Sagan was forced to work hard for victory as the GC contenders pushed hard on the short, sharp climbs in search of victory

World champion Peter Sagan (Bora-Hangrohe) once again showed his incredible versatility as he won an aggressive day of racing at Tirreno-Adriatico.

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Sagan sprinted to victory ahead of Thibaut Pinot (FDJ) and Primoz Roglic (LottoNL-Jumbo) as an elite group of riders made it to the finish in Fermo after 209km of tough, climbing terrain.

There was no-one to challenge the Slovakian in the final sprint, with the likes of Geraint Thomas (Team Sky) and race leader Nairo Quintana (Movistar) in the front group, but he had to dig deep to hold on to the lightweight climbers on some short, steep ascents towards the finish.

After fighting hard to get back on terms ahead of the final climb, Sagan was able to repel attacks from Rigoberto Uran (Cannondale-Drapac) and Pinot, leading the small group around the final corner and gritting his teeth to sprint to victory.

Frenchman Pinot, who moved up to second in GC after Adam Yates (Orica-Scott) abandoned mid-race with illness, was able to sprint in just behind Sagan to take bonus seconds on the line.

Nairo Quintana held onto his overall lead after finishing on the same time as the winner Sagan.

Sagan celebrates another victory Photo : Yuzuru SUNADA

How it happened

The day’s first major break looked to be an elite one as the likes of Scott Thwaites and Steve Cummings (Dimension Data), Niki Terpstra (Quick-Step) and Gianni Moscon (Team Sky) got into a big group of riders that established nearly four minutes gap on the group.

They were eventually brought back with 82km remaining, and it wasn’t long before attacks came thick and fast on the lumpy final 50km of the race.

The first major move was from Bob Jungels (Quick-Step) and Mattia Cattaneo (Androni) who were joined by Mikel Landa (Team Sky) and Tim Wellens (Lotto-Soudal) and established around a minute after attacking with 76km to go.

Movistar worked hard though in service of Quintana, and brought the quartet back at around 44.5km to go.

Michal Kwiatkowski (Team Sky) then started putting in a number of attacks, with nothing really sticking as the GC favourites eyed a stage win and some bonus seconds.

By this time there were only 80 or so riders left in the peloton, with the next purposeful attack coming  from Vasil Kiryienka (Team Sky) and Luis Leon Sanchez (Astana) getting away on the circuit around Fermo with 21km to go.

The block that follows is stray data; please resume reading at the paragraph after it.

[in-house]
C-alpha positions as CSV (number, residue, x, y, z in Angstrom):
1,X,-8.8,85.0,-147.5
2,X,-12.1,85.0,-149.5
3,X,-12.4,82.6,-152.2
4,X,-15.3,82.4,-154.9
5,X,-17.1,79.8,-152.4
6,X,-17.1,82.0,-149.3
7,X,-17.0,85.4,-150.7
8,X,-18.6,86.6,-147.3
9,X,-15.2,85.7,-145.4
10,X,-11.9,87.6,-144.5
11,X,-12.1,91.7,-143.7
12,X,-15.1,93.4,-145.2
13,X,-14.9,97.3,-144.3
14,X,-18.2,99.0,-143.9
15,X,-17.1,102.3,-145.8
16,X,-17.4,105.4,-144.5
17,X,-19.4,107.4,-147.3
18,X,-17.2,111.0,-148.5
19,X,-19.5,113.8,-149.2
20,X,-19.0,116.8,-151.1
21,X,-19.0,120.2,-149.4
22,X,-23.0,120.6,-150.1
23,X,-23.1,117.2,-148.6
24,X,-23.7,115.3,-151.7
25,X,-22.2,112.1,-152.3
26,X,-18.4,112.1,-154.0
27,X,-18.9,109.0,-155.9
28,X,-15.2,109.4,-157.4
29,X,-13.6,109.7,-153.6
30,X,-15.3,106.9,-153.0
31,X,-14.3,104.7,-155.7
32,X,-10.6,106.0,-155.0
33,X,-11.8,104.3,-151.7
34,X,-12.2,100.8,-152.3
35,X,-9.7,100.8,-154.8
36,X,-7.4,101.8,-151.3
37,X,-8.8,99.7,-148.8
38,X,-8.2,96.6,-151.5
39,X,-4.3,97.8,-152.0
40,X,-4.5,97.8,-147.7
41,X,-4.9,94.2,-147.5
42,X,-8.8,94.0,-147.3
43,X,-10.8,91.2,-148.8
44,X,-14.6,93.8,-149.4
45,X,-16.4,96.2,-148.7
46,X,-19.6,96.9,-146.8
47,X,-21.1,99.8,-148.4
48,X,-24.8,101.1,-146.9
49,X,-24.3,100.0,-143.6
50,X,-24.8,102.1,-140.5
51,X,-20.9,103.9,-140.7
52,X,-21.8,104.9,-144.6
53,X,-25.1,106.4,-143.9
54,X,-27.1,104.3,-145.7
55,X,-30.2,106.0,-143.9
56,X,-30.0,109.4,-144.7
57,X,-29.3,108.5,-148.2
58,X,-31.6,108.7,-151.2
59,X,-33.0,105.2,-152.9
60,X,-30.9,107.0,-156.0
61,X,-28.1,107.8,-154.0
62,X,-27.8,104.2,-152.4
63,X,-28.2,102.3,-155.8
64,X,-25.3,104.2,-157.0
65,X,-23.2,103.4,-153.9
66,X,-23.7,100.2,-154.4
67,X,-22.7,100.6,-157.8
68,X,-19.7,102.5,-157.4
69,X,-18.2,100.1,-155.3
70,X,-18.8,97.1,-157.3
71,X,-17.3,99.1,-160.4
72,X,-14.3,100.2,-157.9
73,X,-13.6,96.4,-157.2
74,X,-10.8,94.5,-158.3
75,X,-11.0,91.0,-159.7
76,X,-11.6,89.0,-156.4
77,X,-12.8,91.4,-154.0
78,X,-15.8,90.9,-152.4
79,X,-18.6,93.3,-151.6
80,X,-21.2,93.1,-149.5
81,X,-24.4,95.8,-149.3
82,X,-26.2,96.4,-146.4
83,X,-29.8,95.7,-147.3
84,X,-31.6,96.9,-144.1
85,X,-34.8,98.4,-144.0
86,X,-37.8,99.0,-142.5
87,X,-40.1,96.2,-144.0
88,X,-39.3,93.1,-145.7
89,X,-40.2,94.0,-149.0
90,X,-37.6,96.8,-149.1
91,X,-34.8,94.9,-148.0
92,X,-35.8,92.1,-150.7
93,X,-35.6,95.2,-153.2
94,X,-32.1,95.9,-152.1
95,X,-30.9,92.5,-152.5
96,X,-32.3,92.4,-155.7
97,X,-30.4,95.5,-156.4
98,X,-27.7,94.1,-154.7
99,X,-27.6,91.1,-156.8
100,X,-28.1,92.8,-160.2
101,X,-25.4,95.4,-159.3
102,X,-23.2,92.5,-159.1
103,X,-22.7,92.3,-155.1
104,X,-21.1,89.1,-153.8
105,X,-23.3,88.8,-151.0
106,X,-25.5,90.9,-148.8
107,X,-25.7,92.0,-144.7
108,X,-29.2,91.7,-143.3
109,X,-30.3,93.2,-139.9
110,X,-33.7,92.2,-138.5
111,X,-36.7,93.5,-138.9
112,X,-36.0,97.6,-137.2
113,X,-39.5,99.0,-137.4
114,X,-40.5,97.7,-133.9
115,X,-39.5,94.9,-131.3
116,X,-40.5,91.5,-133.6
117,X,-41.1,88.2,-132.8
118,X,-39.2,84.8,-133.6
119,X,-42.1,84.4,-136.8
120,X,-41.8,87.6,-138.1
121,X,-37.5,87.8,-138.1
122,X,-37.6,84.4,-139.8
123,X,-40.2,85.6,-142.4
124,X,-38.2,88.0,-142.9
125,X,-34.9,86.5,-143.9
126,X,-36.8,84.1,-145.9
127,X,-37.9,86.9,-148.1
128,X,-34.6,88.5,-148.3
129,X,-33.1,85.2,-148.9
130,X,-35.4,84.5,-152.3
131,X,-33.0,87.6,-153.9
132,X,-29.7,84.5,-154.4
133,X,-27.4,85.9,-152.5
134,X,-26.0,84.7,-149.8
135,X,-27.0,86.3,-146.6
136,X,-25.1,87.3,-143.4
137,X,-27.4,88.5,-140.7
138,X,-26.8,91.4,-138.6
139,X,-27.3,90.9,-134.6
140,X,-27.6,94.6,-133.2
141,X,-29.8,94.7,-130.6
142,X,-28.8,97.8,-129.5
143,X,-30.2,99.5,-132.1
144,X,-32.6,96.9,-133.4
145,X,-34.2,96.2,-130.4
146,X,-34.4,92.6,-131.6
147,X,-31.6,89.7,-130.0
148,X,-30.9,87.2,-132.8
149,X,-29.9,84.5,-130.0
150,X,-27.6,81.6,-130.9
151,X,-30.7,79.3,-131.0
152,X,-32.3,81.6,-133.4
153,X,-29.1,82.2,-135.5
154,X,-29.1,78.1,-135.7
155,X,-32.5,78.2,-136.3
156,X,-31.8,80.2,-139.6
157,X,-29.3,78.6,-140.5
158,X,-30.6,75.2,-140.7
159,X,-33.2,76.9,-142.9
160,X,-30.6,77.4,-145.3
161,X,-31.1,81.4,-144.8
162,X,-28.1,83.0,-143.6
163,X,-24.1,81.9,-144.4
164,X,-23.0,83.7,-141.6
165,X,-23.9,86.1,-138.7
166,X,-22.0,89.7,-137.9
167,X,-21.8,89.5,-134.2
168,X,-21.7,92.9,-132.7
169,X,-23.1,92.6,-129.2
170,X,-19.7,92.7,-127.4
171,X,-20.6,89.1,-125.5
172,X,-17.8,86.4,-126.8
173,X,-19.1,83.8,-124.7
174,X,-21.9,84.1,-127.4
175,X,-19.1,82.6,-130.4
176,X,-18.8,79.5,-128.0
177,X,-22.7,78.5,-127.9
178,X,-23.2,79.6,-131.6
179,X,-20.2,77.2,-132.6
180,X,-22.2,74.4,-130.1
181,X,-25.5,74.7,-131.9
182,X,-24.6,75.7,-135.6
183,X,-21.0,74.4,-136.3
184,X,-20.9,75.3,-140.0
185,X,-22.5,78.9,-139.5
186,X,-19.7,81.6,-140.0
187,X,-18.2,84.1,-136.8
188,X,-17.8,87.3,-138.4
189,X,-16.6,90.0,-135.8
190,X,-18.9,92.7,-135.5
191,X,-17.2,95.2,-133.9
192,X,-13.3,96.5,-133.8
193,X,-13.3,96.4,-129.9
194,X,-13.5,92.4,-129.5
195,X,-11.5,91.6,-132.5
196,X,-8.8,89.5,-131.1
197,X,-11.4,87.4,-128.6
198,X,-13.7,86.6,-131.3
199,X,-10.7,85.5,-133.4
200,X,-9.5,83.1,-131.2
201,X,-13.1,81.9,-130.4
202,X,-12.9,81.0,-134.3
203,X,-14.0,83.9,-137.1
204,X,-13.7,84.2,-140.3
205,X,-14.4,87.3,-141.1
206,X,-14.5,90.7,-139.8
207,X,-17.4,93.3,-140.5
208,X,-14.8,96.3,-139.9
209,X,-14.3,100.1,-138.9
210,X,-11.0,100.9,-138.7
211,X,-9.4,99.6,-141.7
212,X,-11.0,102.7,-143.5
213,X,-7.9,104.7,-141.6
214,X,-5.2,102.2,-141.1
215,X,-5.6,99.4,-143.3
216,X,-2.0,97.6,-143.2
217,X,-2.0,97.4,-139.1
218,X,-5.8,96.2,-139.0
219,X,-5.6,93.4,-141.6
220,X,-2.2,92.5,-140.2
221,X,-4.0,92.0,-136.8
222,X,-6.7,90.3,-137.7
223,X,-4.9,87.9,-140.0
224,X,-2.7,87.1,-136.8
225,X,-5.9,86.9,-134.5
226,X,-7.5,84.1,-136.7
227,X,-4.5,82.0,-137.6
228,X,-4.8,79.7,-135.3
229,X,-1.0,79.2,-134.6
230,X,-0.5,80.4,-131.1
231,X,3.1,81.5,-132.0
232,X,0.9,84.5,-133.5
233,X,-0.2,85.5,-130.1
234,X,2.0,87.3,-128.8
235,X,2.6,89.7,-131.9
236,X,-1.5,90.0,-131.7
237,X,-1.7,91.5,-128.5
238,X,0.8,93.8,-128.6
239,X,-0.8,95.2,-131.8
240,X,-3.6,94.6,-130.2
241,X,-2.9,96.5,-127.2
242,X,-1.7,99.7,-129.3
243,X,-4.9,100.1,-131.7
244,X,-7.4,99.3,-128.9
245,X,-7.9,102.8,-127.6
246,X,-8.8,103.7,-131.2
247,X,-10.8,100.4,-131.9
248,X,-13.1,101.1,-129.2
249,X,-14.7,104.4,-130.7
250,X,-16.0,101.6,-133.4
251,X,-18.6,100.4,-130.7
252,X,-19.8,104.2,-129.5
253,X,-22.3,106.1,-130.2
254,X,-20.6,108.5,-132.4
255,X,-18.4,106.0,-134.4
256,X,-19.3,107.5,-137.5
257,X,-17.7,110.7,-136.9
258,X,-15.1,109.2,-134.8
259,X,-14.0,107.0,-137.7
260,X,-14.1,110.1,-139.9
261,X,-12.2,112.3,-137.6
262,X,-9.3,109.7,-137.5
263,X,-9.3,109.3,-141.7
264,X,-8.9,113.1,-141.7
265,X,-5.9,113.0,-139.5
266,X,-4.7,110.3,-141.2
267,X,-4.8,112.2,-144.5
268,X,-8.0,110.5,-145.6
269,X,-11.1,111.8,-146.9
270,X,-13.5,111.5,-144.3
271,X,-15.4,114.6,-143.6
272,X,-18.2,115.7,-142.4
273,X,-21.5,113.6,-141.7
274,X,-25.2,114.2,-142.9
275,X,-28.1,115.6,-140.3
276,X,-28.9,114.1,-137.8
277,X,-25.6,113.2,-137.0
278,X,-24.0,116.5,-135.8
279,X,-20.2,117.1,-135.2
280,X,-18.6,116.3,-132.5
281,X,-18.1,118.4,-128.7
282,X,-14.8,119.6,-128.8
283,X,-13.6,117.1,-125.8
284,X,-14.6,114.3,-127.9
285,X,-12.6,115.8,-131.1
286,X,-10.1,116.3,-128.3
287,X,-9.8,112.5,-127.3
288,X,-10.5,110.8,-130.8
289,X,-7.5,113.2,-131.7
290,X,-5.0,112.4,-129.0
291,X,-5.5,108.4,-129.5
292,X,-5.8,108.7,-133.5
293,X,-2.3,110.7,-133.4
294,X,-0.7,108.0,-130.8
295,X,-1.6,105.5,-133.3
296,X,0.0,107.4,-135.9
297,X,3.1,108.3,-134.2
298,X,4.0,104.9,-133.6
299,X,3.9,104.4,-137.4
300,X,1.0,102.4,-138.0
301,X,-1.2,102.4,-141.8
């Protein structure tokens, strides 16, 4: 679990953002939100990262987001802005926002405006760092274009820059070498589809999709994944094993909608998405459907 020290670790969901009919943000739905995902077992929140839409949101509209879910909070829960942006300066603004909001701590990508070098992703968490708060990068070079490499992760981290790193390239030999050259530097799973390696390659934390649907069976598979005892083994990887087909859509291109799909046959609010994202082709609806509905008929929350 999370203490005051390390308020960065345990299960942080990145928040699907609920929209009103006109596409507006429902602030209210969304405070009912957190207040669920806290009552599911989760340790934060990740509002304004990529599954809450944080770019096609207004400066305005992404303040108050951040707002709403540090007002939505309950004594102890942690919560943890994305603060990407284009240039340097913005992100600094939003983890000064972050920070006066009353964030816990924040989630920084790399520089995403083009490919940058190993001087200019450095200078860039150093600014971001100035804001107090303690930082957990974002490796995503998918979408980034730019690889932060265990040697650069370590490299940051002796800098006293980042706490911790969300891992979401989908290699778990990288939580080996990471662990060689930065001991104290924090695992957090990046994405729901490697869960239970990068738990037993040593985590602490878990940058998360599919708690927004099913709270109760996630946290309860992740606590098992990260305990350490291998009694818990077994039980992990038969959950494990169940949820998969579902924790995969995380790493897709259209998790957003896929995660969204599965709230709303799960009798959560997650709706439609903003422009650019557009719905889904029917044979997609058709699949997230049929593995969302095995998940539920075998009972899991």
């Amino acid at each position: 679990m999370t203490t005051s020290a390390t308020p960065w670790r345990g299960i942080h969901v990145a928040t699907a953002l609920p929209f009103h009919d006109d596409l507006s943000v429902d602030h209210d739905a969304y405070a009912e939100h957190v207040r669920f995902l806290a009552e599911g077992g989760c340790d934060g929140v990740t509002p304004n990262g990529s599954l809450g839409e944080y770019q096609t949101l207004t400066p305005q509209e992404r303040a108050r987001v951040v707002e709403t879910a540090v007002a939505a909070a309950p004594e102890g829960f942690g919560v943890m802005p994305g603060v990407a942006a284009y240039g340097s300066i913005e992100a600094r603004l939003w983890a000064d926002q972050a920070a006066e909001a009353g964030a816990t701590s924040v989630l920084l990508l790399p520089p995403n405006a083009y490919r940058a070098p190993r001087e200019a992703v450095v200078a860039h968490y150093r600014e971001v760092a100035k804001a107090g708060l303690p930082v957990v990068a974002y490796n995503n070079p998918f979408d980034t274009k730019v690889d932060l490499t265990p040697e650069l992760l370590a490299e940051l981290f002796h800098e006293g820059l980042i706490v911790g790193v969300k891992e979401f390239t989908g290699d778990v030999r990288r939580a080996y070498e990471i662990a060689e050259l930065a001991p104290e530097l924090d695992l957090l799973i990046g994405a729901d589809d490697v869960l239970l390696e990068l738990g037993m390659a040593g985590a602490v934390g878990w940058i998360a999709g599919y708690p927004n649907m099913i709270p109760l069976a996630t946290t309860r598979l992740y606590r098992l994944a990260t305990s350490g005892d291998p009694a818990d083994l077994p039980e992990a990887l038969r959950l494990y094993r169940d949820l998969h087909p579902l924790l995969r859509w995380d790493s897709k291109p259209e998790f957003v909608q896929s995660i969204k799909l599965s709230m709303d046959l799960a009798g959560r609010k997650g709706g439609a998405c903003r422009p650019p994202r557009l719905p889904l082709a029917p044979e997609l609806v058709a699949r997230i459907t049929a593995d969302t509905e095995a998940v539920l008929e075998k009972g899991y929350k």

They managed to put 30 seconds into the bunch, but with Kiryienka falling back on one of the steep climbs, Sanchez was forced to ride by himself until Tejay van Garderen bridged over with 9km to go.

That didn’t last too long though with the pair brought back on the approach to the centre of Fermo.

Quintana then tried to make a move on one of the steepest climbs which hit 22 per cent gradient, but wasn’t able to shake the likes of Thomas and Pinot.

Sagan was briefly distanced, but as soon as he made it back into the front group it seemed a sure thing that the rainbow jersey would be celebrating another win at Tirreno-Adriatico.

Monday’s stage six sees the riders take on a 168km stage that should see the sprinters remaining in the race get some opportunity for a stage win.

Result

Tirreno-Adriatico 2017 stage five, Rieti – Fermo (209k):

1. Peter Sagan (Svk) Bora-Hansgrohe, in 5-00-05
2. Thibaut Pinot (Fra) FDJ
3. Primoz Roglic (Slo) LottoNl-Jumbo
4. Geraint Thomas (GBr) Team Sky
5. Bauke Mollema (Ned) Trek-Segafredo
6. Rigoberto Urán (Col) Cannondale-Drapac
7. Tom Dumoulin (Ned) Team Sunweb
8. Nairo Quintana (Col) Movistar
9. Rohan Dennis (Aus) BMC Racing
10. Simon Spilak (Slo) Katusha-Alpecin

General classification after stage five

1. Nairo Quintana (Col) Movistar, in 21-34-51
2. Thibaut Pinot (Fra) FDJ, at 50s
3. Rohan Dennis (Aus) BMC Racing Team, at 1-06
4. Primoz Roglic (Slo) Team LottoNl-Jumbo, at 1-15
5. Tom Dumoulin (Ned) Team Sunweb, at 1-19
6. Geraint Thomas (GBr) Team Sky, at 1-23
7. Rigoberto Urán (Col) Cannondale-Drapac, at 1-30
8. Jonathan Castroviejo (Esp) Movistar Team, at 1-32
9. Bauke Mollema (Ned) Trek-Segafredo, at 1-37
10. Simon Spilak (Slo) Katusha-Alpecin, at 1-59